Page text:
There were two very lucky things that happened to me as a parent. I was “online” early on in the early days of the Internet before my kids. And so we explored the Internet together as new sites emerged (like myspace, myyearbook, youtube, and facebook). The second fortunate thing that happened was that I found Parry Aftab’s book “Parents Guide to the Internet”. I read this book cover to cover – and this was during a time when my kids were very little and in the evening when I would sit down on the couch, after putting the kids to sleep, and had a chance to read a little I would fall asleep just trying to greeting cards.
So, as my kids learned about the Internet I was learning too – we all learned together. But those early days are past and kids today seem to be hardwired to all things Internet from birth. And many parents try to do their best to supervise by putting a computer in a central area but then they often leave the kids to roam where they will whenever they want to. More and more I have seen young elementary school age kids with iPhones and other net accessible toys. We give our kids laptops with webcams so they can do their homework. And even schools are getting into the action by handing out laptops to “keep our kids competitive”.
The world of technology is moving faster and faster. It is time for us to take a step back (just for a moment) and take back the task of parenting and be our childrens guides through this techy world. It boils down to being able to make good decisions and this can be a challenge for a very young kid. It is a fine balance between letting them be kids and allowing them to feel like a big kid and venture out into the world of social networking online.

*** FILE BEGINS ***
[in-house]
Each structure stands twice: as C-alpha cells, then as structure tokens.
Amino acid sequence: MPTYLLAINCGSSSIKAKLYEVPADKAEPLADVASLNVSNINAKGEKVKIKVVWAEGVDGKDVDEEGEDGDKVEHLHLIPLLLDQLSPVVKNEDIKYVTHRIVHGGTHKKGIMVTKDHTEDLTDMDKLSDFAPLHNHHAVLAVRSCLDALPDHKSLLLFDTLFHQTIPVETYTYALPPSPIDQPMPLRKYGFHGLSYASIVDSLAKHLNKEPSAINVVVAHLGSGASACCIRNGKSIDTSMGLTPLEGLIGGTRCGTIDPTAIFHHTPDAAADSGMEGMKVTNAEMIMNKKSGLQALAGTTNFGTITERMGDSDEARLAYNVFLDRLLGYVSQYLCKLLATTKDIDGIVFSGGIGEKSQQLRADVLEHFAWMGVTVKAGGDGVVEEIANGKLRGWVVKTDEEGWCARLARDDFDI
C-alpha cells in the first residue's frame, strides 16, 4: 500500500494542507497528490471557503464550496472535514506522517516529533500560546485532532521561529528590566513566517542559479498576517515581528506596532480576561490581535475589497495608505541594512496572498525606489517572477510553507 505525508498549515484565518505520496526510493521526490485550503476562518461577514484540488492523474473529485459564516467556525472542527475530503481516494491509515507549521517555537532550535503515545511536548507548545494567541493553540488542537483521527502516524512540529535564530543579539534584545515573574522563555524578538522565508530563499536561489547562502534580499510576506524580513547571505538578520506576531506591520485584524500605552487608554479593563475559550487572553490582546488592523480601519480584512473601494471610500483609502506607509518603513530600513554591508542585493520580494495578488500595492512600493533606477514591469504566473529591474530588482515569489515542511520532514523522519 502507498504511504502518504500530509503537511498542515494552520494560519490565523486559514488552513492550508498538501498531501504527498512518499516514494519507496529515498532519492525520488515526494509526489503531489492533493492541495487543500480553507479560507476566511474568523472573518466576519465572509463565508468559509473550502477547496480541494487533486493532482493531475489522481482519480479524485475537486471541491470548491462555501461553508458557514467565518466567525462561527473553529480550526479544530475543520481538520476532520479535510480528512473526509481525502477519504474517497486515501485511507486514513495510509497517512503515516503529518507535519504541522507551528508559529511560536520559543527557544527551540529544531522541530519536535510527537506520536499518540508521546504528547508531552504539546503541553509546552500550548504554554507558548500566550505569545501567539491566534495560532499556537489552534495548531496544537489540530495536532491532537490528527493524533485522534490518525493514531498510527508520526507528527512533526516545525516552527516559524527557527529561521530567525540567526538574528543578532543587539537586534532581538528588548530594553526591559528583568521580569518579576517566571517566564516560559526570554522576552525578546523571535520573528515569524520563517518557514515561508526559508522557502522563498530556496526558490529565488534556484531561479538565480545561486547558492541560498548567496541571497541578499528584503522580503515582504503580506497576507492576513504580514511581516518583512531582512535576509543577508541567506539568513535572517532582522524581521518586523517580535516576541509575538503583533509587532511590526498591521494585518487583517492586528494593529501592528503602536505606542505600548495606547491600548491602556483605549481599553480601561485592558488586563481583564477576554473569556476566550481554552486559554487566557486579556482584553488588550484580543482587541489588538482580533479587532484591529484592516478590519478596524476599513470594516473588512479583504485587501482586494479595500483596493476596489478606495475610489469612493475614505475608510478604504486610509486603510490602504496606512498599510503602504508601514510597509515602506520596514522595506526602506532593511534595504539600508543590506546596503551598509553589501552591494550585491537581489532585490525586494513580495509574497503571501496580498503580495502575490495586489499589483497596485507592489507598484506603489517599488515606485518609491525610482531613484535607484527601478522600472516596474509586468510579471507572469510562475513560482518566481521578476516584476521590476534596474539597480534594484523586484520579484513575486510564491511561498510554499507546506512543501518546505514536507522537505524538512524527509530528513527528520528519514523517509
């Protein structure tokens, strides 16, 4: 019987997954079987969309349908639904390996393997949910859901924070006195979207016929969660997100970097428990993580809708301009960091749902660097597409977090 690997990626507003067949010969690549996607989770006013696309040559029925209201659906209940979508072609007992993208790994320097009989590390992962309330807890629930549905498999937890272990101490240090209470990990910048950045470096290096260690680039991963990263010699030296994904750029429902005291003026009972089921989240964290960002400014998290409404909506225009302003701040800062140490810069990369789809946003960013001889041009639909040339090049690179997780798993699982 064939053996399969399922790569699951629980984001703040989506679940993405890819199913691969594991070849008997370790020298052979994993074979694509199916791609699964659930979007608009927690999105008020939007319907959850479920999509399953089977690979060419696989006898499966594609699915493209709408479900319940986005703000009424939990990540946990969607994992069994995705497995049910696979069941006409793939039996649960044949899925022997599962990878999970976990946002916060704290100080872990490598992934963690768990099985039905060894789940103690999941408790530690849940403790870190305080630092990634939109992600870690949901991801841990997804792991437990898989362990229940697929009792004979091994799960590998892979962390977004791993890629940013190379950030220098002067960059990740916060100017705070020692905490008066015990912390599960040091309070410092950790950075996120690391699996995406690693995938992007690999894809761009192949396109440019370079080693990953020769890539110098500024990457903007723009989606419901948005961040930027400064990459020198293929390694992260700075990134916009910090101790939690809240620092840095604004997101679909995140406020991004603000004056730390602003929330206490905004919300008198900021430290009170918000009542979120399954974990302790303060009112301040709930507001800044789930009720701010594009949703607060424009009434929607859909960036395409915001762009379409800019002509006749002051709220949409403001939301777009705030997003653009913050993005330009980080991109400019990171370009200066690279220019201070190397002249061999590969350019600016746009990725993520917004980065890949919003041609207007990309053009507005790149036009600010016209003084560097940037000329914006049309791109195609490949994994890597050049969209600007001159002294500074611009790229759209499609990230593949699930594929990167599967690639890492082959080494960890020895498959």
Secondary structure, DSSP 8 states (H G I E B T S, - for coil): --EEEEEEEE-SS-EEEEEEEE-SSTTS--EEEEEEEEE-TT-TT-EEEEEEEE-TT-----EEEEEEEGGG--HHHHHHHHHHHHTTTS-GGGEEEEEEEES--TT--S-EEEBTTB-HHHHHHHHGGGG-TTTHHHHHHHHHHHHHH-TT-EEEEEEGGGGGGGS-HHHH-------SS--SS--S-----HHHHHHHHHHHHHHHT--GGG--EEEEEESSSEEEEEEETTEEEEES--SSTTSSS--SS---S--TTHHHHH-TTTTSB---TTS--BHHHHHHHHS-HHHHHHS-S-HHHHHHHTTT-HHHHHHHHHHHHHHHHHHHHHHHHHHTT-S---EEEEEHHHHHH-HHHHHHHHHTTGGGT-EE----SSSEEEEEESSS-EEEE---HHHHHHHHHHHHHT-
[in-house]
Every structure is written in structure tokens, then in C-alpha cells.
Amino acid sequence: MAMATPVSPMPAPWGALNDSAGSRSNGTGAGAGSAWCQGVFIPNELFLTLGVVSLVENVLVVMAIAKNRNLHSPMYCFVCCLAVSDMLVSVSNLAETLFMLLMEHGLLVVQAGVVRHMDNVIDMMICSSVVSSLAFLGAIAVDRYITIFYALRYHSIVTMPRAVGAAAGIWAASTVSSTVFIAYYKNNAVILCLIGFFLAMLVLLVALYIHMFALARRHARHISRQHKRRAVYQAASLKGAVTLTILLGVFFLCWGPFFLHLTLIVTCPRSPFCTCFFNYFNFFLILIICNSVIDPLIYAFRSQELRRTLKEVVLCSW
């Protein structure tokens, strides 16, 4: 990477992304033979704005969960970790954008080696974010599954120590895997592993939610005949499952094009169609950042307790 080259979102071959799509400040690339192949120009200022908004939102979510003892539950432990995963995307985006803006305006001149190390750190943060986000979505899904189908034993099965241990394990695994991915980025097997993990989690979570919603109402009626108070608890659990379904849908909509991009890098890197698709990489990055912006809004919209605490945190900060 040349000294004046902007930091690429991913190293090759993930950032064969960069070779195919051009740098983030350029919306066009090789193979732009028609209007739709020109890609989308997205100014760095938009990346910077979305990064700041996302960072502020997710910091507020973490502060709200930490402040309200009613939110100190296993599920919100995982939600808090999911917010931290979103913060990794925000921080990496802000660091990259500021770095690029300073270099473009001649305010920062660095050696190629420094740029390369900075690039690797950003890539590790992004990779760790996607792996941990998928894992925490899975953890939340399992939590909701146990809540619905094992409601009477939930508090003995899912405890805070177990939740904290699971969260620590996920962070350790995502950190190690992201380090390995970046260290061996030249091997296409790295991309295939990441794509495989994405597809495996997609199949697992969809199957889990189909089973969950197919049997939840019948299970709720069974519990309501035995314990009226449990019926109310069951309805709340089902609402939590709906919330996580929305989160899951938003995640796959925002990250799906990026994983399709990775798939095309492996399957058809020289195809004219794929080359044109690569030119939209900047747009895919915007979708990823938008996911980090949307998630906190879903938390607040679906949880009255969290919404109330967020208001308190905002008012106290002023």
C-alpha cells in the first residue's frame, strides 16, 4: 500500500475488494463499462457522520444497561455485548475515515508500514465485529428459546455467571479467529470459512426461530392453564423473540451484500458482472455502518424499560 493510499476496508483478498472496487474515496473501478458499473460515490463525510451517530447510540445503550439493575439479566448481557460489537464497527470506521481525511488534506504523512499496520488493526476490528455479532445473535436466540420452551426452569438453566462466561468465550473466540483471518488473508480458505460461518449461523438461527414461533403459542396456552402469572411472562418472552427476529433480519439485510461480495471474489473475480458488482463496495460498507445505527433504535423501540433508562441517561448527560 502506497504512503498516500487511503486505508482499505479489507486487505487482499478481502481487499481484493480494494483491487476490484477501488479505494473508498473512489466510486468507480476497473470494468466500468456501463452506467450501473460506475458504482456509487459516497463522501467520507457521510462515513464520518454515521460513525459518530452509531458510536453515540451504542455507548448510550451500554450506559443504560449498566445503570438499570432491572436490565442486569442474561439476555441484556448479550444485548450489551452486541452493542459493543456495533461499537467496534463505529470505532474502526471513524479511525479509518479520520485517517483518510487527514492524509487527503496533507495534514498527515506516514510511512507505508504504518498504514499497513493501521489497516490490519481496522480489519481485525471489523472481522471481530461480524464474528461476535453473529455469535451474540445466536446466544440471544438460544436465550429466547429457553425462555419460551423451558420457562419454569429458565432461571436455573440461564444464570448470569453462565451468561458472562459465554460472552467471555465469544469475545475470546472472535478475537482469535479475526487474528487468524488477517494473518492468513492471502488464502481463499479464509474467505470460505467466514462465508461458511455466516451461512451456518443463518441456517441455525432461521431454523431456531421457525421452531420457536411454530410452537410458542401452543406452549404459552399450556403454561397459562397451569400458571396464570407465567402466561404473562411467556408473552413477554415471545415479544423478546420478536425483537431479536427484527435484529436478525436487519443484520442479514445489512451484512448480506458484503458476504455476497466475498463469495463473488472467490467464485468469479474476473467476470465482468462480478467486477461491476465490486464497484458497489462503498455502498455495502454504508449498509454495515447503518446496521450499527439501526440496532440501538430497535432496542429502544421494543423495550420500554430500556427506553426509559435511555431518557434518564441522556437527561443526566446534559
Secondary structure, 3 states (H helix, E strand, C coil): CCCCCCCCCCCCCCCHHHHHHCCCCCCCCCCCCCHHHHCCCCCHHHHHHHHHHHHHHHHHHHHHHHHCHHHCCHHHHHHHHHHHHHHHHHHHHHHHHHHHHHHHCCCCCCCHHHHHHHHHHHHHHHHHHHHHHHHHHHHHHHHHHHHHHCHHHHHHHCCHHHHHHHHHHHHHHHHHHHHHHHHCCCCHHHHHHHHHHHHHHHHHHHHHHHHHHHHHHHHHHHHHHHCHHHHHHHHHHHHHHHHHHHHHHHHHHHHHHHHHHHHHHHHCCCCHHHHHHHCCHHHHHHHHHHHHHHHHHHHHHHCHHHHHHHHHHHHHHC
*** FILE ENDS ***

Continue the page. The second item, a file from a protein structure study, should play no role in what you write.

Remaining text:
Here are some of our recommendations:
- Be firm about the Terms of Service. Let your kid know it is not your rule but it is the rules that are on the site. So, for example, the Terms of Service on many social sites like facebook say that a person must be 13 to join. When they turn 13 you can sit down together and work through the security settings together so that you both know. Even if you have done this already with one of your kids it is a good exercise to go through again with your next kid because so many sites change their TOS and security settings every now and then.
- Let your kid know you have their back and will be watching out for them (not hovering watching over them) in case someone else posts an unwanted picture of them etc. Then if they are active on a site my recommendation is to be active on that site as well. Have fun WITH them so that they feel more comfortable about coming to you when they have questions or concerns.
- When at all possible sit together and and update your social sites at the same time. If you are sharing one computer then sit together. If you both have laptops then sit in the same room and update your sites together. This can lead to lots of laughs besides giving your kid a chance to keep you in the loop and giving you the chance to help guide them through good and bad decision making by other people online posting questionable status updates.
- Ask your kid what they think about a certain status update you both have seen and talk about if it was a good idea or a bad idea to talk about something personal on such a public format.
- And then after they are feeling more comfortable with this whole line of conversation ask them about other things they may have seen on the internet or what sites their friends are telling them they should check out.
Start out slow, work through it together, build trust and be a parent.